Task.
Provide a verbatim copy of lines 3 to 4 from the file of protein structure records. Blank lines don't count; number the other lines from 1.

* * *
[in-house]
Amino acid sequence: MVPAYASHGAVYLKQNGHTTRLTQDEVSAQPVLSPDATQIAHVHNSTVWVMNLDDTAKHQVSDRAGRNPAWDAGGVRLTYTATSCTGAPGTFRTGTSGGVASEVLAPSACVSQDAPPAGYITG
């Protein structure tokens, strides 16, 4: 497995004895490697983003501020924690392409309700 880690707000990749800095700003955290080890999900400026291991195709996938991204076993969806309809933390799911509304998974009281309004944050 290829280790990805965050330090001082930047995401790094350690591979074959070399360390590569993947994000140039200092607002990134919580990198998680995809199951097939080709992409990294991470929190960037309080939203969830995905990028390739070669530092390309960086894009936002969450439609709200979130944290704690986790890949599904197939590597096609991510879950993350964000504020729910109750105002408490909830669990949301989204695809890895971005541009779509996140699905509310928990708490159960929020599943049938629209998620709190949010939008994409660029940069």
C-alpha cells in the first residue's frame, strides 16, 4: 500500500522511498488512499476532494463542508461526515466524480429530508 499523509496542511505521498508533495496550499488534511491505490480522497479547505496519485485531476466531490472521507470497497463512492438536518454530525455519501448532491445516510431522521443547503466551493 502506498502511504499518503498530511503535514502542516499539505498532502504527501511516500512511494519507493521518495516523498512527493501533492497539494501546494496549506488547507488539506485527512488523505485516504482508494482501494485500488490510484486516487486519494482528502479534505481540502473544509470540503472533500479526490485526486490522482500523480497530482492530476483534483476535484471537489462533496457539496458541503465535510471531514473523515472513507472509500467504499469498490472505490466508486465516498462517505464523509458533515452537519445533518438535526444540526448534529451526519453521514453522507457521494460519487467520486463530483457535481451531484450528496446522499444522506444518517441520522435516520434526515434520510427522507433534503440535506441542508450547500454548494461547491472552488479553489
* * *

């Protein structure tokens, strides 16, 4: 497995004895490697983003501020924690392409309700 880690707000990749800095700003955290080890999900400026291991195709996938991204076993969806309809933390799911509304998974009281309004944050 290829280790990805965050330090001082930047995401790094350690591979074959070399360390590569993947994000140039200092607002990134919580990198998680995809199951097939080709992409990294991470929190960037309080939203969830995905990028390739070669530092390309960086894009936002969450439609709200979130944290704690986790890949599904197939590597096609991510879950993350964000504020729910109750105002408490909830669990949301989204695809890895971005541009779509996140699905509310928990708490159960929020599943049938629209998620709190949010939008994409660029940069």
C-alpha cells in the first residue's frame, strides 16, 4: 500500500522511498488512499476532494463542508461526515466524480429530508 499523509496542511505521498508533495496550499488534511491505490480522497479547505496519485485531476466531490472521507470497497463512492438536518454530525455519501448532491445516510431522521443547503466551493 502506498502511504499518503498530511503535514502542516499539505498532502504527501511516500512511494519507493521518495516523498512527493501533492497539494501546494496549506488547507488539506485527512488523505485516504482508494482501494485500488490510484486516487486519494482528502479534505481540502473544509470540503472533500479526490485526486490522482500523480497530482492530476483534483476535484471537489462533496457539496458541503465535510471531514473523515472513507472509500467504499469498490472505490466508486465516498462517505464523509458533515452537519445533518438535526444540526448534529451526519453521514453522507457521494460519487467520486463530483457535481451531484450528496446522499444522506444518517441520522435516520434526515434520510427522507433534503440535506441542508450547500454548494461547491472552488479553489